Further one-week extension for De Wever


N-VA president Bart De Wever, the informateur in the formation of a federal government coalition, has been given an additional one week extension by the king to prepare a report

Government of Flanders talks in full swing

Bart De Wever, president of the Flemish nationalist party N-VA, has been given an extra week to investigate ways of forming a federal coalition.

De Wever was initially instructed by King Filip to come up with a proposal by 3 June, but was granted a further week to continue exploratory talks with the main political parties. The deadline has been pushed back again until 17 June in the hope that De Wever can broker a deal with parties on both sides of the language border.

De Wever is currently engaged in talks with the French-speaking liberals MR and the Christian democrats CDH with a view to forming a centre-right coalition. Both parties have said they are open to discussion, but each one has reservations. “The party hasn’t said yes, but it hasn’t said no,” said a leading Christian democrat.

Meanwhile, N-VA and the CD&V are moving rapidly towards forming a coalition government for Flanders. The two parties met yesterday in the elegant 18th-century Errara House in Brussels to discuss how they would hammer out government policy for the coming five years. The new coalition is expected to come up with tough austerity measures to deal with an expected government deficit of €1 billion in 2015 and €1.3 billion in 2016.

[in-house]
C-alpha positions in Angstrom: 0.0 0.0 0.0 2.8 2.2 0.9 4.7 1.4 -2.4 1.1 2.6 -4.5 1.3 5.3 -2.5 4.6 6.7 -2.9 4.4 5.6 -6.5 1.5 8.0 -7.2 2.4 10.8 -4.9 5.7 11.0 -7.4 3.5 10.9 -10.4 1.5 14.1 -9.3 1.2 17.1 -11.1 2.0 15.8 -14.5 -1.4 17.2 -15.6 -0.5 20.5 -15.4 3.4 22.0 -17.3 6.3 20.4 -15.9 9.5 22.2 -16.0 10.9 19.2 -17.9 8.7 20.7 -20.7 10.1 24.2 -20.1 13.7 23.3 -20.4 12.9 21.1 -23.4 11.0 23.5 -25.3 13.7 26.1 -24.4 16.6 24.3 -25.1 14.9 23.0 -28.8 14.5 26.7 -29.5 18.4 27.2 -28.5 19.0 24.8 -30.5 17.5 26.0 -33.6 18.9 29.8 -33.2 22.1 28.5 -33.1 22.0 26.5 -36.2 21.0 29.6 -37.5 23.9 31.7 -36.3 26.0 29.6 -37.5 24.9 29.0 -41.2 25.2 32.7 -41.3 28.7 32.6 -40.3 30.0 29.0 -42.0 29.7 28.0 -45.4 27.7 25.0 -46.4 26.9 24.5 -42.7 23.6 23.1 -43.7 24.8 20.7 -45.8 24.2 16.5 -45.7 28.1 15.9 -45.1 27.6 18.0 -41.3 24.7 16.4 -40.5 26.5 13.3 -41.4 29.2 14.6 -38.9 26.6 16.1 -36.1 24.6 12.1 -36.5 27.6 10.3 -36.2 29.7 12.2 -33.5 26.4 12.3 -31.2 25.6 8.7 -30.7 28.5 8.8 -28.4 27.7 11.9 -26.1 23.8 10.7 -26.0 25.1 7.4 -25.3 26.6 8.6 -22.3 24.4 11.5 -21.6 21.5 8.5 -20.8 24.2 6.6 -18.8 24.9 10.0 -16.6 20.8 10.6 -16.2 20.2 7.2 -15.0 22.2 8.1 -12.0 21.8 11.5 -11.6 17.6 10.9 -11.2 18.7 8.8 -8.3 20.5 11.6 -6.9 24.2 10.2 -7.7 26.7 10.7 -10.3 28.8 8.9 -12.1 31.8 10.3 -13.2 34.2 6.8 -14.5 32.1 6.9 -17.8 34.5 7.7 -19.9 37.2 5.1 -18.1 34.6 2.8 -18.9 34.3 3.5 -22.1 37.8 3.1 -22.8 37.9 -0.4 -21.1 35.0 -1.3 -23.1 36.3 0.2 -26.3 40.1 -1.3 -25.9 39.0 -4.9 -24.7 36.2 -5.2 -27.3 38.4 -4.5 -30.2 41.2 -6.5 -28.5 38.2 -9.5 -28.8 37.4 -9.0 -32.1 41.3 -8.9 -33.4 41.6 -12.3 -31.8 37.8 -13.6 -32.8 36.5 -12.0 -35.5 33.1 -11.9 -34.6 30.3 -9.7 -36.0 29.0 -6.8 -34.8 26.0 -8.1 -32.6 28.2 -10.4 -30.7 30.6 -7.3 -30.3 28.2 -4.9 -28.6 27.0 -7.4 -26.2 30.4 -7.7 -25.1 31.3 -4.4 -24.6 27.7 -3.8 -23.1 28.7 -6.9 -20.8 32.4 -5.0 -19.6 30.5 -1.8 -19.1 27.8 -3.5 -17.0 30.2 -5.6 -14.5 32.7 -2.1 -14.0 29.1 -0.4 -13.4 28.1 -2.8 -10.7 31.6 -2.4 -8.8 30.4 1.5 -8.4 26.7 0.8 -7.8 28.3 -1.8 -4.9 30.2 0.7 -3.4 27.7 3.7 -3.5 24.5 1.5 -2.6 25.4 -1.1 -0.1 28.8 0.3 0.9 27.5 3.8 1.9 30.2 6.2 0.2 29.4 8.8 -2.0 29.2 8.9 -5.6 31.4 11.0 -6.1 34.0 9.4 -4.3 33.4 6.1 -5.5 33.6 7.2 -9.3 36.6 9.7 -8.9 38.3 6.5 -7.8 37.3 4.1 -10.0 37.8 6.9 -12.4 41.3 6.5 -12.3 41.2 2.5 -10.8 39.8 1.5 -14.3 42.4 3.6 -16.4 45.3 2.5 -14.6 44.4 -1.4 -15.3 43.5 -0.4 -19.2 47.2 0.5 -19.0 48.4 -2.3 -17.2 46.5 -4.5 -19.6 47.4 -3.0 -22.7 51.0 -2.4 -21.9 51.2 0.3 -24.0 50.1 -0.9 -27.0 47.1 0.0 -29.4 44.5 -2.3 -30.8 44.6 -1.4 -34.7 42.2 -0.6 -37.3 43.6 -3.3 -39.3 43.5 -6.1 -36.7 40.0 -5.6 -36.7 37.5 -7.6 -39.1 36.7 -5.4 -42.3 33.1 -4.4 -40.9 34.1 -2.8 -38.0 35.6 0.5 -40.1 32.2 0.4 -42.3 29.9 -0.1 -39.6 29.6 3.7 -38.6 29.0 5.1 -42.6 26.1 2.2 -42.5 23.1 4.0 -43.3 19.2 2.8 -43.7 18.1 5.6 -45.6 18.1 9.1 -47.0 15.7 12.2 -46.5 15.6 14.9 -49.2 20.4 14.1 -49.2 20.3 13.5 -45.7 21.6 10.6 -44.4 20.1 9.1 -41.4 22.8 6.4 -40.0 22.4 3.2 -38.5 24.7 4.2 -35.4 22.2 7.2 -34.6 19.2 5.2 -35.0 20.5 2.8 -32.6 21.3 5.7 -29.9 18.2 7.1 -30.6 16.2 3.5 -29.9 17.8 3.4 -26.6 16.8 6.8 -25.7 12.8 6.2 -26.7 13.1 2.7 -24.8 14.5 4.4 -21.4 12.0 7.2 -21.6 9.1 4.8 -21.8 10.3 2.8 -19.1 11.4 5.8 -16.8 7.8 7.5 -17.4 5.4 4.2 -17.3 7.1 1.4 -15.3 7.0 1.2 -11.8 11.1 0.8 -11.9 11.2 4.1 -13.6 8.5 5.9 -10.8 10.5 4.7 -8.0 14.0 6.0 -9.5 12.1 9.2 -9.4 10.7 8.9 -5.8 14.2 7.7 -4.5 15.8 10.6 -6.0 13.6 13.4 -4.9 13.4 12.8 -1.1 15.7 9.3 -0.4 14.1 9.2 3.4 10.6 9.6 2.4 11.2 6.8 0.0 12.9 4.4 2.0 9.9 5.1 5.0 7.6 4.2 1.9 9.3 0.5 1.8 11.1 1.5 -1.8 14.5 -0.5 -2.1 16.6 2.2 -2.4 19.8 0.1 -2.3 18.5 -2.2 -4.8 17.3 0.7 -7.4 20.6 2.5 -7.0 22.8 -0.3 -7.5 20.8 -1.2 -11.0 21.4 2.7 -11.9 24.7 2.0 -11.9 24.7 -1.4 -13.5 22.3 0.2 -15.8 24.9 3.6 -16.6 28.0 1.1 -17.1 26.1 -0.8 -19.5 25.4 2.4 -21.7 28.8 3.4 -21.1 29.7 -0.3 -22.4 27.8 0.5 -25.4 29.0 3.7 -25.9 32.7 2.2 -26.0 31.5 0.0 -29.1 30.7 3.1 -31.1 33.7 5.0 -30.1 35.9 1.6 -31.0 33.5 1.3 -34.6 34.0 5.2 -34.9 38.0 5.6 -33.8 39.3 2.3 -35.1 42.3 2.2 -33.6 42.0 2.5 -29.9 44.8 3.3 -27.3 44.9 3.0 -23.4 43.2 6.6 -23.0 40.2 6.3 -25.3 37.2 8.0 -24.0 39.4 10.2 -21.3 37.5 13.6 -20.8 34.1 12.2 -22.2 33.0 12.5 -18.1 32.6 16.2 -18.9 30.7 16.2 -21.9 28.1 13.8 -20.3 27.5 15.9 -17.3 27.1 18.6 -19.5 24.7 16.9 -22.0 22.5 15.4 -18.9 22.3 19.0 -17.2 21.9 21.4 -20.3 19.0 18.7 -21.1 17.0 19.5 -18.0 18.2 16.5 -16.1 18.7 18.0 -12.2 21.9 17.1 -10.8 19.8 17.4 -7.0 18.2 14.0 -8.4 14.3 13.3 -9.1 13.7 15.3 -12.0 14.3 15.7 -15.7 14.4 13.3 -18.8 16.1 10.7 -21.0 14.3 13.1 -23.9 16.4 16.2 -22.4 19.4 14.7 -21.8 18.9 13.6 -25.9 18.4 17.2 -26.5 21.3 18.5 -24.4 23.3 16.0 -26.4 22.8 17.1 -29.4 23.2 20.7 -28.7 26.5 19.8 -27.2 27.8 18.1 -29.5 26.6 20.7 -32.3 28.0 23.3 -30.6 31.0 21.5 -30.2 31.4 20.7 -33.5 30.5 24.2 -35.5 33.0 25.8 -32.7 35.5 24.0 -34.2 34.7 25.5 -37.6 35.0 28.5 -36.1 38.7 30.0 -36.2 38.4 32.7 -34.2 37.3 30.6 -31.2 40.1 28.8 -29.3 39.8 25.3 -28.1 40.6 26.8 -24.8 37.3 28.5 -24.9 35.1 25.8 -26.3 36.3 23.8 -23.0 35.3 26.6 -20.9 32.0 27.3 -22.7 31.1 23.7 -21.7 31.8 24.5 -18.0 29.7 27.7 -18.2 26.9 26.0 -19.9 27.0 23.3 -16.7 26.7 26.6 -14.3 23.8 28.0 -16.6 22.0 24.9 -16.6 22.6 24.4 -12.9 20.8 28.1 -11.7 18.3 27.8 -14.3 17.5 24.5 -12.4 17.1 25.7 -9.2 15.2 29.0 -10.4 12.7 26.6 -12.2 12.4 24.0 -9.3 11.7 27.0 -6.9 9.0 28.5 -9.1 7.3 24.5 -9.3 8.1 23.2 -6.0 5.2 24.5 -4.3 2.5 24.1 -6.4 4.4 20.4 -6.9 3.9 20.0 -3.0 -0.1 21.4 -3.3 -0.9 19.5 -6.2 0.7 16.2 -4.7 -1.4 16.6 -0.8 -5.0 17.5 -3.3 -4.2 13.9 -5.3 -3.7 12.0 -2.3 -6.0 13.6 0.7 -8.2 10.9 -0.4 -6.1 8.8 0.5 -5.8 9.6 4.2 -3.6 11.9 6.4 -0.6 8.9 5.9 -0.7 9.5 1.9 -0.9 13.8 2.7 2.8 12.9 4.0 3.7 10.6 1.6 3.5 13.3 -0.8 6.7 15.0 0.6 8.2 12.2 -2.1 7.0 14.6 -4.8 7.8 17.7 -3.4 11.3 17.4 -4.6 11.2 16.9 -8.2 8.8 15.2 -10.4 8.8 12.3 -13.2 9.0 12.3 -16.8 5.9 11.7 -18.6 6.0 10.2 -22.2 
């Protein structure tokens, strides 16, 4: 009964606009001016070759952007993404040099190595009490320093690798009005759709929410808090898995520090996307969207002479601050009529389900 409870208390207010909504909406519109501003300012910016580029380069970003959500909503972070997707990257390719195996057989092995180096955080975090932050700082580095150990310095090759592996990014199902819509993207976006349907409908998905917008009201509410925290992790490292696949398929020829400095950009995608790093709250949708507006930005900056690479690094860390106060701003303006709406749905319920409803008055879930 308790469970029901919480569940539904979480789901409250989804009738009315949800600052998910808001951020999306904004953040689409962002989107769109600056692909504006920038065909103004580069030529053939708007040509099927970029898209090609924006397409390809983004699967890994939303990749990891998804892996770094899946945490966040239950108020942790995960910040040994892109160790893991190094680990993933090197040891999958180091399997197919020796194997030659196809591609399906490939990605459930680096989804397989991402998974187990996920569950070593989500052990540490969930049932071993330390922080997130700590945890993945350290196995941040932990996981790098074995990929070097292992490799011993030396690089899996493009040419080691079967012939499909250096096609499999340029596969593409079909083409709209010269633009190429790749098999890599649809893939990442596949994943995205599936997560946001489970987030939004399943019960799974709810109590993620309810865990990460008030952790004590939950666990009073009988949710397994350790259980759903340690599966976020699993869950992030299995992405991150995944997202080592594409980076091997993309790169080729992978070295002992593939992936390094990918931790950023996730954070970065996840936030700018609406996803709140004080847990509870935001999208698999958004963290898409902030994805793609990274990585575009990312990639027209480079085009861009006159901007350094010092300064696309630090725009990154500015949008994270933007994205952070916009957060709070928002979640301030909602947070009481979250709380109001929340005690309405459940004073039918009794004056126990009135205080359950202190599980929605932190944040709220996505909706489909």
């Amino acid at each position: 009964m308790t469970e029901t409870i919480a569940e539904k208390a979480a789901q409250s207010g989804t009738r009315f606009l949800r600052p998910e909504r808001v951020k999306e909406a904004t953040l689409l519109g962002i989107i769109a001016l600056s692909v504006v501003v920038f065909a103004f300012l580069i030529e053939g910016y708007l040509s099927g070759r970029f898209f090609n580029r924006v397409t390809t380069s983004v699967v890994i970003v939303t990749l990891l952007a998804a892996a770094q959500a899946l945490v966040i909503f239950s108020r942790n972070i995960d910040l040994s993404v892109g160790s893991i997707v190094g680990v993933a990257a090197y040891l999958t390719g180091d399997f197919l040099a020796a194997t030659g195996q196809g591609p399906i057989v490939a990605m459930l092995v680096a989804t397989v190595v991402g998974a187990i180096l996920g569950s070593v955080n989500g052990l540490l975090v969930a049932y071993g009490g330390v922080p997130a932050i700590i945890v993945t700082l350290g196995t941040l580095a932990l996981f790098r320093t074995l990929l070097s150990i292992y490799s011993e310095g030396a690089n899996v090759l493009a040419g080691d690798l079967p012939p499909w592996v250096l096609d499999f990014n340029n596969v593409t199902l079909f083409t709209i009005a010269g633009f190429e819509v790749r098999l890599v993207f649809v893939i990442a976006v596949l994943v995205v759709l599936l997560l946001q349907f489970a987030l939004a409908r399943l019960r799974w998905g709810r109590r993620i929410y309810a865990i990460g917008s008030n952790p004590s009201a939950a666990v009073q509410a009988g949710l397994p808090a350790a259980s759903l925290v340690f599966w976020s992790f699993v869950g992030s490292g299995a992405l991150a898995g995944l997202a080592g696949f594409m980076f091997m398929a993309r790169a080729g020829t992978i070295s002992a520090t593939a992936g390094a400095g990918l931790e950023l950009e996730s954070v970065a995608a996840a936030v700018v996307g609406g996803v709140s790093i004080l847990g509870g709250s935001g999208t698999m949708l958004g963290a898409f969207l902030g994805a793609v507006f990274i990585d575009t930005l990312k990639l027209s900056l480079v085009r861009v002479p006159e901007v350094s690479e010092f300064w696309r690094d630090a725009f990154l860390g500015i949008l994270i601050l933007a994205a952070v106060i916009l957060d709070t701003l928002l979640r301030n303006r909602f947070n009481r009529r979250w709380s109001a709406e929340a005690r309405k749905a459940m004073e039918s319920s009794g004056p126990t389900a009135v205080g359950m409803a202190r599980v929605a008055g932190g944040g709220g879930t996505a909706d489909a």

Photo courtesy n-va.be

Belgian government

Belgium is a federal state made up of three regions and three communities, based on language (Dutch, French and German). The federal level is responsible for issues such as justice, defence, finances and foreign affairs – matters that affect the entire country. Belgium is also a constitutional monarchy.
Regions - The regions are comparable to American states or German Länder. They are geographical entities, responsible for matters related to their territory, such as public works, environment and economy. Belgium’s three regions are the Flemish Region, the Brussels-Capital Region and the Walloon Region.
Communities - Communities are responsible for matters that directly affect residents, such as education, welfare and culture. Belgium’s three communities are the Flemish Community, the French Community and the German Community.
Flanders - Although regions and communities do not overlap exactly, the Flemish Region and the Flemish Community have merged into the Flemish government. Its official language is Dutch. The Flemish Parliament sits in Brussels, which is the official capital city of Flanders (as well as Belgium).

population of Belgium in millions of people, with 6.2 million living in Flanders.


number of state reforms that have resulted in the federal system as it is today.


number of years for which the federal House of Representatives and the Senate are elected.